By Aarti Shah
PR Week, July 14, 2008
The two companies’ wavering stances have left many questioning the entire acquisition.
Since January, tech giants Microsoft and Yahoo have been entangled in an acquisition battle that is considered one of the most dramatic in Silicon Valley history. But as this story unfolds, both sides have wavered in their stances – confusing the public, the press, and even investors.
The battle put Yahoo in a tumultuous position as the acquisition target for the Seattle-based software giant Microsoft. In May, Microsoft offered a hybrid deal where it would buy Yahoo’s search assets, but Yahoo instead partnered with its behemoth rival Google for search advertising. After six months of botched acquisition attempts, Microsoft revived the ailing bid on July 7 when it said it would reconsider its offer with a new Yahoo board of directors, a move that was promoted by activist shareholder Carl Icahn.
The New York Times technology blog, Bits, blasted Microsoft for being ‘either cunningly devious or deeply confused’ following the most recent statement. ‘One explanation for Microsoft’s ambiguity is that the company simply wants to destroy Yahoo rather than buy it,’ Saul Hansell of the Times wrote. CNET echoed the tentative message coming from Microsoft in a column that urged Icahn to wait for a tangible sign that Microsoft is still interested in the deal before charging ahead with the proxy fight.
An industry source familiar with Yahoo told PRWeek the most efficient PR plan for both companies would be to put strategies in place for all outcomes, rather than responding to the barrage of inbound requests. The source says Yahoo achieved some success with its PR efforts that emphasized the company’s commitment to its Silicon Valley heritage, giving the impression that it was taking the high ground against a hostile takeover.
‘That (message) really resonated in (Silicon Valley) and it got good saturation,’ the source says. ‘But now, I’m not sure whether they can say that because there are so many other pieces to this. We’re now in the second or third phase of this.’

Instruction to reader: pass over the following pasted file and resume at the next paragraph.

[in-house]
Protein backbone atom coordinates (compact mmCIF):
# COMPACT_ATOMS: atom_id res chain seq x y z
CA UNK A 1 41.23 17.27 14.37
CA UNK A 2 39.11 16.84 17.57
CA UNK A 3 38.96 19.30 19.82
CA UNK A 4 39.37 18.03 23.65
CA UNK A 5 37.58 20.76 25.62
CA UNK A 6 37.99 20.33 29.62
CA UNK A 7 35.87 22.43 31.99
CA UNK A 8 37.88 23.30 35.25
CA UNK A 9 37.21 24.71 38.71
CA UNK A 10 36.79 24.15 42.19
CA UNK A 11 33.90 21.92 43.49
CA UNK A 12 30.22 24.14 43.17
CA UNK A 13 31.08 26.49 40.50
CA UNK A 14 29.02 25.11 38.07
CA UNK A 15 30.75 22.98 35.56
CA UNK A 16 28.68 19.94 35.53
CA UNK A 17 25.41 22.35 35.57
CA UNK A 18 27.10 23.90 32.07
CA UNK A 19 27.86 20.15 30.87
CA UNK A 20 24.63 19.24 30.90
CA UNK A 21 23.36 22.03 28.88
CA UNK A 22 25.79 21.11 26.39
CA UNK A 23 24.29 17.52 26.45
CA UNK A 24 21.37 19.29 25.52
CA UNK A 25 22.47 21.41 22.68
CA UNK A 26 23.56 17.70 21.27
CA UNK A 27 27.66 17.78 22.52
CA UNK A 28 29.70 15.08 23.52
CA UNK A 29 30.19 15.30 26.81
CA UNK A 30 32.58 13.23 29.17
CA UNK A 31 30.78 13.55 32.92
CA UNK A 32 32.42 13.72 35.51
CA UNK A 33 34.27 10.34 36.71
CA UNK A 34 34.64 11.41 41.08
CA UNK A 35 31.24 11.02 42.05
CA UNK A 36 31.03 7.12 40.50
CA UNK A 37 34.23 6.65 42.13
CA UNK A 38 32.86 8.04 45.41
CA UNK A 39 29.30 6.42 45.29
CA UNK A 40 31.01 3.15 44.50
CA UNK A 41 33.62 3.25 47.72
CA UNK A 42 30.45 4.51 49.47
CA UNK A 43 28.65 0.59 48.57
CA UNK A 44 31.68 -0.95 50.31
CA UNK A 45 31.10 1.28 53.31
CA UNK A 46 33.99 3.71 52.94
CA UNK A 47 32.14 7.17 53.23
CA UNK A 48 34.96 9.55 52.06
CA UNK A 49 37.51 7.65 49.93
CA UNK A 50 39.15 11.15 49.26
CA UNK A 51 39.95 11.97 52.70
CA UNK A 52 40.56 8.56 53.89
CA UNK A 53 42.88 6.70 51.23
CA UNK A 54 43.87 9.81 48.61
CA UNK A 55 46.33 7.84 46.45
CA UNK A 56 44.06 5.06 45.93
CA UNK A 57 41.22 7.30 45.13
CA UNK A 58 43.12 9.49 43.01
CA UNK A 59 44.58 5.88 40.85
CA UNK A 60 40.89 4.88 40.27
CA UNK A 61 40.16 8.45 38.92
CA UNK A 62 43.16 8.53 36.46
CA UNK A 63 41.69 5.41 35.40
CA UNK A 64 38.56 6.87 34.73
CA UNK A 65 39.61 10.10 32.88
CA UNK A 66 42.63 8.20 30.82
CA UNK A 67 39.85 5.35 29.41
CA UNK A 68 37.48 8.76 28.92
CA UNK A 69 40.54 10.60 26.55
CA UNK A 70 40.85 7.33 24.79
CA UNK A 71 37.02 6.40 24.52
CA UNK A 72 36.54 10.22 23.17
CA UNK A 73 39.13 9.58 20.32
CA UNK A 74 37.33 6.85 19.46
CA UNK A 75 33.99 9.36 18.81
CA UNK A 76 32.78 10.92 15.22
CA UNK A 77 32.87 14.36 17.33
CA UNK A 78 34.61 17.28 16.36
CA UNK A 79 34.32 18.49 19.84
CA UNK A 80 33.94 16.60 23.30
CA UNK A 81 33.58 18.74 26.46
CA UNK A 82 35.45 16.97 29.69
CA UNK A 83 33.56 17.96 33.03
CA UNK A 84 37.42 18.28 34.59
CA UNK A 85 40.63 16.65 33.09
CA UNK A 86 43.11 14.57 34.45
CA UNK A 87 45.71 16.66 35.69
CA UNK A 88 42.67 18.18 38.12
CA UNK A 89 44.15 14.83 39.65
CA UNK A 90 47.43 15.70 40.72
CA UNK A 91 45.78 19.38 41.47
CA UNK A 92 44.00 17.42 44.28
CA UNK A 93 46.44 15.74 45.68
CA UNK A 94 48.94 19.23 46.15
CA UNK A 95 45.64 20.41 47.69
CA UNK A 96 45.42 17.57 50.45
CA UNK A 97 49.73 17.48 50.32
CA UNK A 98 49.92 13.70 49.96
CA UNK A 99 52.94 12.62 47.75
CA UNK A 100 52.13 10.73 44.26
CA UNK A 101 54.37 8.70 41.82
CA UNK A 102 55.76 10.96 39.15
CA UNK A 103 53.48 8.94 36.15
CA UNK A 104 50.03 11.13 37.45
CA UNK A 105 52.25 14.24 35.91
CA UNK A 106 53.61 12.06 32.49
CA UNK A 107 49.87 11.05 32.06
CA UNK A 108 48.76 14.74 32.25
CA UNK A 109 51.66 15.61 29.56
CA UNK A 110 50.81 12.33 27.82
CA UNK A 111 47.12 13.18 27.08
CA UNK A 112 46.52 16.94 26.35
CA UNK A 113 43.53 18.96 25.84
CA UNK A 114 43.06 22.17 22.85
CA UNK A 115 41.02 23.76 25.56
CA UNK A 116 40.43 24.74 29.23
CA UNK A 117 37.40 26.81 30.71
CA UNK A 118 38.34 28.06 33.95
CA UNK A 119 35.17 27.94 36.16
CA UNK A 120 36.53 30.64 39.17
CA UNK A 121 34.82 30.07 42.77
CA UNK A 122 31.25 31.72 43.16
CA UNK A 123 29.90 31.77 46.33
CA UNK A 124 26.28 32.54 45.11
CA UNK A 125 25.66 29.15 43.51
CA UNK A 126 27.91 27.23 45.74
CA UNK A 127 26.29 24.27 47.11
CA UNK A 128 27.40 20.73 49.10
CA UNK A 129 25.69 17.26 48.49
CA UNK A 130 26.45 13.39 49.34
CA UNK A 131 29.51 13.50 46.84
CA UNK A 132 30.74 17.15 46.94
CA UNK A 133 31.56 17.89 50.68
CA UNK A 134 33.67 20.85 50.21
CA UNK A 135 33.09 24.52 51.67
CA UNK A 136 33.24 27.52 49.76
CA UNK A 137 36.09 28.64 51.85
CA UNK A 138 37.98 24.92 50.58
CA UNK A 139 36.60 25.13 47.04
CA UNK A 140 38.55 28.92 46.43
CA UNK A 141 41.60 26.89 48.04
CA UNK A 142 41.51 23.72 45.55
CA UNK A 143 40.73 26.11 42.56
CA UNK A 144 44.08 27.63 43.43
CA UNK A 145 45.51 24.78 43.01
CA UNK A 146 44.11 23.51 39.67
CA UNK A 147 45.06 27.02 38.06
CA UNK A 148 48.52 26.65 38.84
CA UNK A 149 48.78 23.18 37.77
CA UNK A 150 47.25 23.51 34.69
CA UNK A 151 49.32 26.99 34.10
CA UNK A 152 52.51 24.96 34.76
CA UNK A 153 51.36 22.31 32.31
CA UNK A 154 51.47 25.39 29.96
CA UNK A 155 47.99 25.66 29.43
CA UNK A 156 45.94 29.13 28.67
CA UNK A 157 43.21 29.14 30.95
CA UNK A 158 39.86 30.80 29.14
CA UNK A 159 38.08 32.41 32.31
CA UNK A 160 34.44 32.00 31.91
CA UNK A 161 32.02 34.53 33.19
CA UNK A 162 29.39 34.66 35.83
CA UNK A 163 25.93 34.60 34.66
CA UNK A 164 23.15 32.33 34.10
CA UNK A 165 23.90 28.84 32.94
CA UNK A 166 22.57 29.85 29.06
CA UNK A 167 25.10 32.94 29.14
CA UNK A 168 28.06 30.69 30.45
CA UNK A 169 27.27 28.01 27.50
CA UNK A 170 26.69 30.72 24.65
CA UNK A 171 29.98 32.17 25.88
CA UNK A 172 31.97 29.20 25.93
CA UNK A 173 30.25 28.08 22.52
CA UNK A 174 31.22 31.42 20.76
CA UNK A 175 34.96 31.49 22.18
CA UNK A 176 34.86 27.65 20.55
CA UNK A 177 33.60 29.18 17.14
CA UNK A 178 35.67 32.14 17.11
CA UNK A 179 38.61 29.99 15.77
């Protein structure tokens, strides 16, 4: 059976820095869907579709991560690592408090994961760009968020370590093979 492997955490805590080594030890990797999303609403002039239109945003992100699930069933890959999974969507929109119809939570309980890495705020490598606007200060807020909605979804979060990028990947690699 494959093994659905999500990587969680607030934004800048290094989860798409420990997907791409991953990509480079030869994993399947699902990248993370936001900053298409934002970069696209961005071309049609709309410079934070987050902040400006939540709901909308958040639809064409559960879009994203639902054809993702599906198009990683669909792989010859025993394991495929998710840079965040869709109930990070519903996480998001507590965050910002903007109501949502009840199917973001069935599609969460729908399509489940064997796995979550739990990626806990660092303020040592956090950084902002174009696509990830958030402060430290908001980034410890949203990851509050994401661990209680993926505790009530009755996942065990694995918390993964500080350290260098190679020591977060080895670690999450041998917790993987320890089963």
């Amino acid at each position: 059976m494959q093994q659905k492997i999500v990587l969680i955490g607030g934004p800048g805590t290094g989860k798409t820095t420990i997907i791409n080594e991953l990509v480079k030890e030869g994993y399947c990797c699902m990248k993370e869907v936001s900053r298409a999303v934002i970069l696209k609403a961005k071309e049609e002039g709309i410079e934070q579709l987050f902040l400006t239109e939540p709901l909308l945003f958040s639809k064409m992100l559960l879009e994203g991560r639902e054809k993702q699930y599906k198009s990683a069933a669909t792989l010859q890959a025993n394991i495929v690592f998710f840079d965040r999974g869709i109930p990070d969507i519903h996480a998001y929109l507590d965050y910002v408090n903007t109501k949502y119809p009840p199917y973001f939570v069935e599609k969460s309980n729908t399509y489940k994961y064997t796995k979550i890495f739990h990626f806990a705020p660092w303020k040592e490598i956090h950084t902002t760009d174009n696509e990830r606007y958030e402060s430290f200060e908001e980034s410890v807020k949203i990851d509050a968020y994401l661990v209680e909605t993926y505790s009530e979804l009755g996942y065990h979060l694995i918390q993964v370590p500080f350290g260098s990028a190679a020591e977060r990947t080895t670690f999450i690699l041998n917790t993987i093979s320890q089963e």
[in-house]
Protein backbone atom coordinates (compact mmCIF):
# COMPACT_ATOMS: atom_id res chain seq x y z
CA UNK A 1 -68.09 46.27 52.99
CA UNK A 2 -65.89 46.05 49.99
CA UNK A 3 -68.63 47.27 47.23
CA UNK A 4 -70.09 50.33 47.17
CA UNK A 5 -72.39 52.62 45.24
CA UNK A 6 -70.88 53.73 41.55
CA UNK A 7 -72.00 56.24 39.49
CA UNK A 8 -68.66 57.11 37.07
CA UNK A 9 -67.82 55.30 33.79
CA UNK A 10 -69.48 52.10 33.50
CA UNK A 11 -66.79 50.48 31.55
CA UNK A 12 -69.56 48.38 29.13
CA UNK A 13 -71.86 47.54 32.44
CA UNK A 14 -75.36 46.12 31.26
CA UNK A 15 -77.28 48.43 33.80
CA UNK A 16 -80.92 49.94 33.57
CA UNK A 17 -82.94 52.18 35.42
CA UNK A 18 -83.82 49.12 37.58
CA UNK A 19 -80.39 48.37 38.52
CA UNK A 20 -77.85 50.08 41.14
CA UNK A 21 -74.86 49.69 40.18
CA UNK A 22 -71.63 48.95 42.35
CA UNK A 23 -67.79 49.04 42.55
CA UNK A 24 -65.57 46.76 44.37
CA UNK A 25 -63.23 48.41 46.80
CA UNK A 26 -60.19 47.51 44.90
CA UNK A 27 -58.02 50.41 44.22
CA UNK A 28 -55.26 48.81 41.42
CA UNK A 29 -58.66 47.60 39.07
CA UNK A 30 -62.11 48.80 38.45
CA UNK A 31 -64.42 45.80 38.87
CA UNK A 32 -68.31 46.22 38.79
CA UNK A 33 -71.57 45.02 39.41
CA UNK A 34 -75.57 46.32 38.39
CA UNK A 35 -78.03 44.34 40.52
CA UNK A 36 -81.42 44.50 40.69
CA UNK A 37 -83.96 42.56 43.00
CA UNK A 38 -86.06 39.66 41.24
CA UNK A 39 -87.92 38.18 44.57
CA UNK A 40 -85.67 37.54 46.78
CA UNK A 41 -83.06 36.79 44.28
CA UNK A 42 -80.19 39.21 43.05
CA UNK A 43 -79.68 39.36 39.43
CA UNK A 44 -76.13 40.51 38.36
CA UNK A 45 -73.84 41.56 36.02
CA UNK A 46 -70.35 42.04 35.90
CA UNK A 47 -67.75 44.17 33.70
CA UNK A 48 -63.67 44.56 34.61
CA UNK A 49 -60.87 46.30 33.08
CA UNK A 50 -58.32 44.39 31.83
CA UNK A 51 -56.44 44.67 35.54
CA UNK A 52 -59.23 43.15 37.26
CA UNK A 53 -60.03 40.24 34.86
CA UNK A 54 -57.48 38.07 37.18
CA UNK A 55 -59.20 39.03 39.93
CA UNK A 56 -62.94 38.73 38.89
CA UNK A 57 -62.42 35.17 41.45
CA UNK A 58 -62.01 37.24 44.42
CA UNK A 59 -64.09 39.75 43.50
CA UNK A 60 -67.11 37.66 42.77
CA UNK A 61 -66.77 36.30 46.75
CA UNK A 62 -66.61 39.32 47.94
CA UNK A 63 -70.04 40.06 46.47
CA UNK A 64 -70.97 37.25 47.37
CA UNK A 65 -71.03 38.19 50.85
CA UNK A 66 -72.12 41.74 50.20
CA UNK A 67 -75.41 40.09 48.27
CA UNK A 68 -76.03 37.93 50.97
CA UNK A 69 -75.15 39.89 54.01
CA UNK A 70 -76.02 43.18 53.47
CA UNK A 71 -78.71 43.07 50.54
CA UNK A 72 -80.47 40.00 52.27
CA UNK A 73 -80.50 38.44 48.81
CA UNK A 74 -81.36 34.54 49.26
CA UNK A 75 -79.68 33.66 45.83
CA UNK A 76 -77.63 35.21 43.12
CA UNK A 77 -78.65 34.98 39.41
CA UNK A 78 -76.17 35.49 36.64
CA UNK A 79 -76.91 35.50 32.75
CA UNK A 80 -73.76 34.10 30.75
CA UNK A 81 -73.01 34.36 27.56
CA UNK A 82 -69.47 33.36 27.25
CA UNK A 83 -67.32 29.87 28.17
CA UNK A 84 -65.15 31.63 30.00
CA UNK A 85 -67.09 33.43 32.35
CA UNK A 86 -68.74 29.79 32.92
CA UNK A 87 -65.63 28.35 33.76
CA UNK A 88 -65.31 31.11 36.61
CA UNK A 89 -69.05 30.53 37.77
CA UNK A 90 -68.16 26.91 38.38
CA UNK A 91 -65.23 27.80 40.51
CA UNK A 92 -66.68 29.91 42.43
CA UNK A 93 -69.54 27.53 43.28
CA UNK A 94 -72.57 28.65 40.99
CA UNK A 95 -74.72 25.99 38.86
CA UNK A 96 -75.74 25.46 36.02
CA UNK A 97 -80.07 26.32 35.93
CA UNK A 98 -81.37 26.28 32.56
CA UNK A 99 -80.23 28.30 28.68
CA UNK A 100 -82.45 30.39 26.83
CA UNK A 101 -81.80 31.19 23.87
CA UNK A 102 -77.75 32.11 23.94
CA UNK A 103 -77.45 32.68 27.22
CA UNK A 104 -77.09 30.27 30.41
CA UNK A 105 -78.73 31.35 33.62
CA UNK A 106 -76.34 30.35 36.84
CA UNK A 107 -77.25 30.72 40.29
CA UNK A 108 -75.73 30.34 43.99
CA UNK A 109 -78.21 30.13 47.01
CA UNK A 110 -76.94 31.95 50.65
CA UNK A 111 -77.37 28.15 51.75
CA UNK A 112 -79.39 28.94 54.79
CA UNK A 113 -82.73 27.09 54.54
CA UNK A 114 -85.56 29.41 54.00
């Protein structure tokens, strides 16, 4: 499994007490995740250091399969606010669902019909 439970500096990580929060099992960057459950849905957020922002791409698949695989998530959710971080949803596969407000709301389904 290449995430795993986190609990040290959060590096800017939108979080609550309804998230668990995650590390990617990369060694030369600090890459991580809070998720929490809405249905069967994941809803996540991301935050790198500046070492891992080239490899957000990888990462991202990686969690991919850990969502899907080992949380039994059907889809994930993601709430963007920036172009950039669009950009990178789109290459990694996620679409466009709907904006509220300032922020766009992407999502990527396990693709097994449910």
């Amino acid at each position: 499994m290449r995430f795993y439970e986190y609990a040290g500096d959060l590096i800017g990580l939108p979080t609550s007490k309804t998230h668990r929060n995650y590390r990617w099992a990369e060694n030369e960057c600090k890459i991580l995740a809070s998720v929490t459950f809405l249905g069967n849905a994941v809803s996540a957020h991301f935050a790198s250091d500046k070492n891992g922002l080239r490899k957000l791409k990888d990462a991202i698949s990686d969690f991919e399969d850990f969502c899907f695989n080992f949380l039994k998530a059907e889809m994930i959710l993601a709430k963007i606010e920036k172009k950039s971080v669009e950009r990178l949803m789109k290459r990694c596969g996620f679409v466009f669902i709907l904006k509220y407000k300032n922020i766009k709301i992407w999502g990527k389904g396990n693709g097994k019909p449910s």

Microsoft, Yahoo, and Google declined to comment for this story.
Sam Singer, president of Singer & Associates, says that Yahoo and Microsoft’s skittish commitment to the deal have left many confused about the companies’ ultimate motivations.
‘Corporations and their PR teams need to remember that the public doesn’t follow the day-to-day battles, so they have to constantly give the overall messages they want people to know,’ Singer says, ‘whether that is the value of their independence, the value of the merger, or some other combination or option.’
Laws limit what companies can say about potential acquisitions or proxy fights, but Singer says refusing to comment is a common mistake, and there are ways convey a stance without involving the company name.
‘You need to participate … and remind people of where your corporation stands,’ he says.
The stakes are higher when the epic battle involves iconic brands and is drawn out. Singer notes the additional PR challenges companies face if a deal falls through.
‘The longer a merger or acquisition takes, the more difficult it is if they fail, because then you have a lot of explaining on both sides about why the marriage didn’t work,’ Singer says. ‘(And) I’m not sure anyone has told a compelling story about why an acquisition makes sense for Microsoft (and) Yahoo.’
Yahoo might face the tougher battle because as the acquisition target, it is forced to be somewhat reactive to Microsoft’s overtures, says Michael Gartenberg, VP and research director at Jupiter Research.
Earlier this year, for instance, Fortune magazine contended that Yahoo needed Microsoft’s ‘protection and resources simply to survive as a brand.’
Gartenberg adds, ‘On the front lines, it’s really a war of words and war of perception of who has the moral high ground and is doing the best thing for shareholders.’